# How to identify a specific region of an image?

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Dominik Mattioli on 15 Feb 2018
Edited: Dominik Mattioli on 23 Feb 2018
I have some ultrasound movies that I have converted to sets of image frames. I'm trying to adjust the contrast of the region that shows the actual ultrasound (the output of the transducer). This is the direction in which I am heading:
I2D = rgb2gray(I);
[e1,threshold1] = edge(I2D,'prewitt');
close all; figure(1);
imshow(e1,[]),title('prewitt');
% Find [x,y] of edge with the most common x-coordinates (this should be the top line?
[y,x] = find(e1); % [x,y] coords of edge.
[m,f] = mode(y); % Most common y-coord.
ix = find(ismember(y,m)); % Index m to x (and y).
hold on;
plot(x(ix),repmat(m,f),'r*'); % Prove it.
% Looks like I need to find the most-left and most-right x-coords of points
% that are all within the most-common-distance of each other.
xdist = diff(x(ix)); % Dist between x-coords.
changeDist = find(diff(xdist))+1;
[~,ilongestConsec] = max(diff(changeDist));
longestConsec = changeDist(ilongestConsec:ilongestConsec+1);
hold on;
plot(x(ix(longestConsec(1))),m,'g*'); % Plot left-most x-coord of line.
plot(x(ix(longestConsec(2))),m,'b*'); % Plot rght-most x-coord of line.
Since this window is a rectangle I will guess the y-coordinate offset to grab the coordinates of the rectangle's corners. Is there a more simple way of doing this?
Issues include:
- The location of the transducer's output in the ultrasound image may not always be the same.
- The shape of the transducer's output may not always be the same. It can be square or trapezoidal.
- The only constant landmark is the blue-circled "P", which is always located at/in or very near to the top left of the transducer's output. So my code above would not work if there is no distinguishable white line at the top of the transducer's output.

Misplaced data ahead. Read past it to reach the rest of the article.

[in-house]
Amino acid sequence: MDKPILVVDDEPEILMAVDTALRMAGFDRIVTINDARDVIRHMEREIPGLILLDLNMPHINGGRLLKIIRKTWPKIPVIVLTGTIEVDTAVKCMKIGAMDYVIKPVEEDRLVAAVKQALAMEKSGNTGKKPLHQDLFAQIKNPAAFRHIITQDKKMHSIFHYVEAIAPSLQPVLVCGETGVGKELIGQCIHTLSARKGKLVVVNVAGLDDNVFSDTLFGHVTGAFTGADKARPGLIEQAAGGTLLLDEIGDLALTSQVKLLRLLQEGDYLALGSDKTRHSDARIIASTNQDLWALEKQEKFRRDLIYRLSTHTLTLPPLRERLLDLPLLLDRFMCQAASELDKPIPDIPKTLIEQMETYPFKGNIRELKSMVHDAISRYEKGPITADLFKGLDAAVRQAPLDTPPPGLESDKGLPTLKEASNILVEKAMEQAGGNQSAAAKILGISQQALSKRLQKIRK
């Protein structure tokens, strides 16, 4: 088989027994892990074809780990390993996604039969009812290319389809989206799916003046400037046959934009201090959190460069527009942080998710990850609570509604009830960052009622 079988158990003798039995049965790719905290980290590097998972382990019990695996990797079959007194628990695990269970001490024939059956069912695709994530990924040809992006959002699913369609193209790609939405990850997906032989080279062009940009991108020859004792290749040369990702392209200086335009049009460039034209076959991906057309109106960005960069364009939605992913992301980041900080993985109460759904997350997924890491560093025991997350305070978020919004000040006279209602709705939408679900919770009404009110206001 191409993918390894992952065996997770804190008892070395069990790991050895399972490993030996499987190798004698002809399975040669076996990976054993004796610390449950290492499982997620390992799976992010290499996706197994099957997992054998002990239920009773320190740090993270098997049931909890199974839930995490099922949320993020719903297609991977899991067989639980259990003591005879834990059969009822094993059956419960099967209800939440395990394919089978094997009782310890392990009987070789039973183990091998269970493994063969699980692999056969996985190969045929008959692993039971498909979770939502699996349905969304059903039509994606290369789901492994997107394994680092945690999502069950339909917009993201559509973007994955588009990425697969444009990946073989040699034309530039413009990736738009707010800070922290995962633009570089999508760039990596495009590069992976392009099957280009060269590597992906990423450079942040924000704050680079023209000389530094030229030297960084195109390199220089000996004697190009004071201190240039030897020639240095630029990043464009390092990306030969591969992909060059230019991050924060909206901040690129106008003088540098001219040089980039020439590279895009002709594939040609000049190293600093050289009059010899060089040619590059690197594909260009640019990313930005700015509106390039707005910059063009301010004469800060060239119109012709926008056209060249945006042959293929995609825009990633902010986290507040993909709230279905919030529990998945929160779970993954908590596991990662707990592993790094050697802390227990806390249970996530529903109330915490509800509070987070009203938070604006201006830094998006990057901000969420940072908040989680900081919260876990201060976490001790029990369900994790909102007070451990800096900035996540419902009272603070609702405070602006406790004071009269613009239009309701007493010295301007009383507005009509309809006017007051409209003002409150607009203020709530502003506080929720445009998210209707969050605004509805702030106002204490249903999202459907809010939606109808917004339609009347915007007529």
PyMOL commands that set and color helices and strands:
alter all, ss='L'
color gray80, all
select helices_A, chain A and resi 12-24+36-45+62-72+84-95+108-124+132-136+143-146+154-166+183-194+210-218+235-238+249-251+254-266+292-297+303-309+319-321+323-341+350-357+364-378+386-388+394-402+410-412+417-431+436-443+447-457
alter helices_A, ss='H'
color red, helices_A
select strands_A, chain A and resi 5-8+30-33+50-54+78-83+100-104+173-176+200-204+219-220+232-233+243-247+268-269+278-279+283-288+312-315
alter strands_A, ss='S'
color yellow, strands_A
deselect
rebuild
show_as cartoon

Dominik Mattioli on 15 Feb 2018
Edited: Dominik Mattioli on 15 Feb 2018
*The reason for needing the coordinates of the window/rectangle is so I can automatically imcrop that window/rectangle of the image.

Dominik Mattioli on 23 Feb 2018
Edited: Dominik Mattioli on 23 Feb 2018
I think this is an interesting question and I think I have a good solution so I will answer my own question.
Since this is a movie and I have many frames, I decided to loop through (most of) the frames and identify which pixel values differ between consecutive frames. This indicates movement and helps identify the "static" regions of the image, e.g. the top blue banner. By determining which pixels experience movement in the image throughout the analyzed frames, I can then compute a convex hull of those pixels. From there, a bounding box gives an approximate location of the region in question.
% imFolder = % The directory/folder holding all relevant im.
imFileName0 = [imFolder,'\050'];
N = dir([imFolder '/*.tif']); % # of images in folder.
nFrames = size(N,1);
interval = 5; % # of frames skipped.
viewFrames = 1:interval:nFrames-1;
if ~ismember(nFrames-1,viewFrames)
viewFrames = [viewFrames,nFrames-1];
end
% Read first image frame, convert to binary.
% Initialize a binary image for identifying pixels that capture movement.
pix = zeros(size(I0));
% Loop through until the N-th frame, creating all-encompassing mask.
findSlash = strfind(imFileName0,'\'); % Find last forward-slash.
for idx = viewFrames(1:end)
% Get next frame.
end
imFileNameNextFrame = imFileName0; % Filename of next frame.
% Compare (nonbinary) the previous frame with nextFrameNum.
dynamicPixels = INext ~= I0;
pix(dynamicPixels) = 1;
% I0 becomes INext because we are comparing consecutive frames.
I0 = INext;
end
% Compute convex hull of pix to bound all changing-pixels.
% Identify coordinates of a bounding box encasing all binary values in CH.
%%%alphaShape % Might be beneficial to use.
bb = regionprops(CH,'boundingbox');
rectangle('position',bb.BoundingBox,'edgecolor','r','linewidth',2);